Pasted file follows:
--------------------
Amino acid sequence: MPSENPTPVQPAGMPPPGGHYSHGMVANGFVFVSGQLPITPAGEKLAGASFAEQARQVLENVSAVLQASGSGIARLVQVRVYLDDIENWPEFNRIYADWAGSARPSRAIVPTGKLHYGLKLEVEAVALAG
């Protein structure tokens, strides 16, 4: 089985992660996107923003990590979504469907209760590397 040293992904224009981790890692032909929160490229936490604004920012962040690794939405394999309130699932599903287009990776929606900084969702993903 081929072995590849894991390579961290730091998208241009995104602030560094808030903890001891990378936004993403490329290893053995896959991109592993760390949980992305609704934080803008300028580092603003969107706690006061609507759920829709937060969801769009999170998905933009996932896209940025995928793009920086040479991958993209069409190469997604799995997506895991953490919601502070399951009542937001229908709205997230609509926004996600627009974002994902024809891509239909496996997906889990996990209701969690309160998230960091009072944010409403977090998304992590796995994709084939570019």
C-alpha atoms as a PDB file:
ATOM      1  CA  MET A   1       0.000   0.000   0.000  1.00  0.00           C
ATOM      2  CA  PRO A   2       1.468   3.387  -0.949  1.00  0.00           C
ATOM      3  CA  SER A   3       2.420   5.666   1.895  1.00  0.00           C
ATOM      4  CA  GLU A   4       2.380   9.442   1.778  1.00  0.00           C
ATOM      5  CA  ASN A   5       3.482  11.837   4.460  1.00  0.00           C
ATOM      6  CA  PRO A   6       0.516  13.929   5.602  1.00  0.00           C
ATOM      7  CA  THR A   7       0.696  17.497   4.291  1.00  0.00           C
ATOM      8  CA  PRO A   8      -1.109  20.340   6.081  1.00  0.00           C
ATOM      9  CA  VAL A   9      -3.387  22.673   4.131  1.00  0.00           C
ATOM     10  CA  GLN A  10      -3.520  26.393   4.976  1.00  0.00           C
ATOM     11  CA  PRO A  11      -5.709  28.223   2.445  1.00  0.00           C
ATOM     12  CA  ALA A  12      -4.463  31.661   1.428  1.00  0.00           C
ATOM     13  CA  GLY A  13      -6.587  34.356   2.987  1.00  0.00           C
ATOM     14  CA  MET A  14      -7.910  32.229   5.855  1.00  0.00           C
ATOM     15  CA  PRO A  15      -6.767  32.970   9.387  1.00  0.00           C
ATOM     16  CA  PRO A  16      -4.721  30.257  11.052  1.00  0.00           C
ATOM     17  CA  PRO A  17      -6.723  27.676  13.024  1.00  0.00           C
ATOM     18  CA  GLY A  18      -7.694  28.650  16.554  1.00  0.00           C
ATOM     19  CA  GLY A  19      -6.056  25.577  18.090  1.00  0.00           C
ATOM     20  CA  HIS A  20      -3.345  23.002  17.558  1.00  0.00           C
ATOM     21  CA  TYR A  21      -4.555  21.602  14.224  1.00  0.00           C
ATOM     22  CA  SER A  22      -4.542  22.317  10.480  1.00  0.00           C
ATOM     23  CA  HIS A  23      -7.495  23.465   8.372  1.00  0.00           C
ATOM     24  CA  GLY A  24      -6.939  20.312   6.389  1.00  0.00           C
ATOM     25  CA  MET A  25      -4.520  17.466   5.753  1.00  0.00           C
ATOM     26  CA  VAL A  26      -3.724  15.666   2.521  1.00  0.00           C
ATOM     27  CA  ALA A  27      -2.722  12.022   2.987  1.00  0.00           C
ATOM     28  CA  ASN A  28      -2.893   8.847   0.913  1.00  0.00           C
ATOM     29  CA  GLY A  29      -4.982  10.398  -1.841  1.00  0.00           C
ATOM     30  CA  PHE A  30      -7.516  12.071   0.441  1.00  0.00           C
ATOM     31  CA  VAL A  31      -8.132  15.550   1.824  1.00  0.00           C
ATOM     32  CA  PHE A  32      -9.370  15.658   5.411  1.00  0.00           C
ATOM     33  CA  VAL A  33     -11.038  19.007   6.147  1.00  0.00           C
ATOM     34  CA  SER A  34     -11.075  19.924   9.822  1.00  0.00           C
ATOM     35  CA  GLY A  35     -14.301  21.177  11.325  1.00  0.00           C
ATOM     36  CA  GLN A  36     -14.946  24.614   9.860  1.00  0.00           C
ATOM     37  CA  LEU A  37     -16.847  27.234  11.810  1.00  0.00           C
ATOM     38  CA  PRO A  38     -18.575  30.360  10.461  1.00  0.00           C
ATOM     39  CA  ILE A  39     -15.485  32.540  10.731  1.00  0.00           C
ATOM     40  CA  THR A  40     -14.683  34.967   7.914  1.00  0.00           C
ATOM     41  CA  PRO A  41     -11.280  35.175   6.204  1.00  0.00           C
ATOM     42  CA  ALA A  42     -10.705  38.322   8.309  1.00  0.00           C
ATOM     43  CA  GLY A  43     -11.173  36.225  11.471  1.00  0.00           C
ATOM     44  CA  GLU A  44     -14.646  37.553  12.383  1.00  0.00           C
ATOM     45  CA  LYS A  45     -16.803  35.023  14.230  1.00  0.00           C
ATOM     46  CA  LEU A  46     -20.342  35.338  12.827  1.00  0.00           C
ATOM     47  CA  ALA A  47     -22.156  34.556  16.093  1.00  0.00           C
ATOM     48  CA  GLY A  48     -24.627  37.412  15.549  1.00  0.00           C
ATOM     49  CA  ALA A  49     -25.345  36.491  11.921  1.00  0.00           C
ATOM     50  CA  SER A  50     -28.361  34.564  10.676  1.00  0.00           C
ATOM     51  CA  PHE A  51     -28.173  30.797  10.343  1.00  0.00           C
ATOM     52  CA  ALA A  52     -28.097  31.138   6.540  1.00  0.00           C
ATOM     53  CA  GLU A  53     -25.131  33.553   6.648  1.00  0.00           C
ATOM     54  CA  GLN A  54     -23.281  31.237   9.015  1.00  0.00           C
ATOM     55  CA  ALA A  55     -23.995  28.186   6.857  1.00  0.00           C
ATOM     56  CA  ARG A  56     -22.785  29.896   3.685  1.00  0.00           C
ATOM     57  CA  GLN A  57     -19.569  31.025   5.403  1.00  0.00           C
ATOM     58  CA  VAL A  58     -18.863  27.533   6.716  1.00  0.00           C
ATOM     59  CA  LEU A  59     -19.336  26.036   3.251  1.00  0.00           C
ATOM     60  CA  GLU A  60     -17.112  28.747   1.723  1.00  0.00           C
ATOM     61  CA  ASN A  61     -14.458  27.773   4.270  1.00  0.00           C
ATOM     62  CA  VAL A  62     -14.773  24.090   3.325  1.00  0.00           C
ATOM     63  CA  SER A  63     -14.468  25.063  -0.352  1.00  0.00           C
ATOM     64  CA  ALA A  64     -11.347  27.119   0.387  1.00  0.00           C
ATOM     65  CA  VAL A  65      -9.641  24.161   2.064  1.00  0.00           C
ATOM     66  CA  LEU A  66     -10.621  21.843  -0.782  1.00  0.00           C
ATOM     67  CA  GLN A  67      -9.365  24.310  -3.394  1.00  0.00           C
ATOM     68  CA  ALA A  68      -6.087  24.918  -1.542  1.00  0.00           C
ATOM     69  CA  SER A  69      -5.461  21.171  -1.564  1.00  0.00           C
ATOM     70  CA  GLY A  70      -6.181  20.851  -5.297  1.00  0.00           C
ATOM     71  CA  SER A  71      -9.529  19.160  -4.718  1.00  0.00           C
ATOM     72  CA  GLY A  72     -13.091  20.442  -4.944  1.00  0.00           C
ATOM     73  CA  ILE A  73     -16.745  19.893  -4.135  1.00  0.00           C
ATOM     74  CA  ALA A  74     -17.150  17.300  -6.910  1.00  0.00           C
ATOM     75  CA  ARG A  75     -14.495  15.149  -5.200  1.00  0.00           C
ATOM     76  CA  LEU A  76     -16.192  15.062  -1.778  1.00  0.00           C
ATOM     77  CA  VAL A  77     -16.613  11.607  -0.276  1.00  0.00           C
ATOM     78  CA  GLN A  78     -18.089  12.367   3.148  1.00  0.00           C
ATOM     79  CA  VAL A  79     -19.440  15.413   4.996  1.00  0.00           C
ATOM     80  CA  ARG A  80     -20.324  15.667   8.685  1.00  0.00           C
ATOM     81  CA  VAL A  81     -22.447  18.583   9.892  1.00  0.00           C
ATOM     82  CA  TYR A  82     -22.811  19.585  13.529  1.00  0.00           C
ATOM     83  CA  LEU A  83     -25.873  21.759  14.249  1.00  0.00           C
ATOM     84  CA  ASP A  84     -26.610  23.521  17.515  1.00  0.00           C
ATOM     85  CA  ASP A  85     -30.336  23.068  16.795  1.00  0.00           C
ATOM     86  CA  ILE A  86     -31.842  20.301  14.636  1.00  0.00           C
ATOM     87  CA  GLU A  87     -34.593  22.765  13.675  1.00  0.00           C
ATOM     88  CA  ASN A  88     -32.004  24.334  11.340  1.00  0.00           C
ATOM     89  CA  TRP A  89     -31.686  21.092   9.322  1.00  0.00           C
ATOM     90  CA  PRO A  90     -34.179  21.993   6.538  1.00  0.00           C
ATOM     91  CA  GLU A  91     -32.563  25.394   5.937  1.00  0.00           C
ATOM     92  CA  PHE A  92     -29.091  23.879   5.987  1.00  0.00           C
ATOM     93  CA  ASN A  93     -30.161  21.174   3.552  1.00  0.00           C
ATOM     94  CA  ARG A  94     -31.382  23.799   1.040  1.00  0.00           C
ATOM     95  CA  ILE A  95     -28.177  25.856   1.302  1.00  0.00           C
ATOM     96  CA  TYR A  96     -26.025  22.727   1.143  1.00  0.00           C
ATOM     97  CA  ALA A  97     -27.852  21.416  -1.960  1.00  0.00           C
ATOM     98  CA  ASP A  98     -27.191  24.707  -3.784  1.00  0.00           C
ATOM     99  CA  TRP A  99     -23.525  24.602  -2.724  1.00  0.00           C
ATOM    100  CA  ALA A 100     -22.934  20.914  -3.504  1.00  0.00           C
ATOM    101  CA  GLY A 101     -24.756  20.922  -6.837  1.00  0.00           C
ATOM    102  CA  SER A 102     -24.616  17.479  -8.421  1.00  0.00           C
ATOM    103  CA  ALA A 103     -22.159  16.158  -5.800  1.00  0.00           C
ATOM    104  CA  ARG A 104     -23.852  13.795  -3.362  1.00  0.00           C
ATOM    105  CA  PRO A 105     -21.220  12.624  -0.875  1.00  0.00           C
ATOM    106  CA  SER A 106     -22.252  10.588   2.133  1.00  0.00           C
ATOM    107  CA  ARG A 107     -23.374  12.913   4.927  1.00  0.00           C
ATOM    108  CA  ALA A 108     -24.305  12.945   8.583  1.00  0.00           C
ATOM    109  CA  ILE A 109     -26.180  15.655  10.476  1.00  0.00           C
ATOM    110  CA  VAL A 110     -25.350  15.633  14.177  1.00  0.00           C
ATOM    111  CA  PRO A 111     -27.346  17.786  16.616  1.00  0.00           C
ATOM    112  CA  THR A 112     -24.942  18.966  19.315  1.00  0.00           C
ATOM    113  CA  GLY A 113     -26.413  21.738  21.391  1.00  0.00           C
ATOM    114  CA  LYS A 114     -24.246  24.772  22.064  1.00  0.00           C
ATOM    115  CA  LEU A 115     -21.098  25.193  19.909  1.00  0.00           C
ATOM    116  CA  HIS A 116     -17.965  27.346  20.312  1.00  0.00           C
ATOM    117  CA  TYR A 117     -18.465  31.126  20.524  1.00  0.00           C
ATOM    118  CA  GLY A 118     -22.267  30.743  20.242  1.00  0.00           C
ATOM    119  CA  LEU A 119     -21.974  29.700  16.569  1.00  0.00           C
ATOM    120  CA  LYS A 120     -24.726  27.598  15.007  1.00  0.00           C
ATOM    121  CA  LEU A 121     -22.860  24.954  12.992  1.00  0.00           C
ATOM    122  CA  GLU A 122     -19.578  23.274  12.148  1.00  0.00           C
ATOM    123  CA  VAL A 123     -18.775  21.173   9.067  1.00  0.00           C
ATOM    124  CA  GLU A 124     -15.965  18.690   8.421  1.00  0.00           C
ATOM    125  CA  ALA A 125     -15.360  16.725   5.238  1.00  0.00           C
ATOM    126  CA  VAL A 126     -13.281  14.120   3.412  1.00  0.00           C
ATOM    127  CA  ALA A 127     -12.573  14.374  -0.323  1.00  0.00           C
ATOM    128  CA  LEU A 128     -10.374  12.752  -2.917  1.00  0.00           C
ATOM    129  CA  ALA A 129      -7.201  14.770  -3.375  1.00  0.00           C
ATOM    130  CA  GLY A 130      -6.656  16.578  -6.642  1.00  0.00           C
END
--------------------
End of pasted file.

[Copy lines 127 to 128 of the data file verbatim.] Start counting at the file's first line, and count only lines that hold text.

ATOM    124  CA  GLU A 124     -15.965  18.690   8.421  1.00  0.00           C
ATOM    125  CA  ALA A 125     -15.360  16.725   5.238  1.00  0.00           C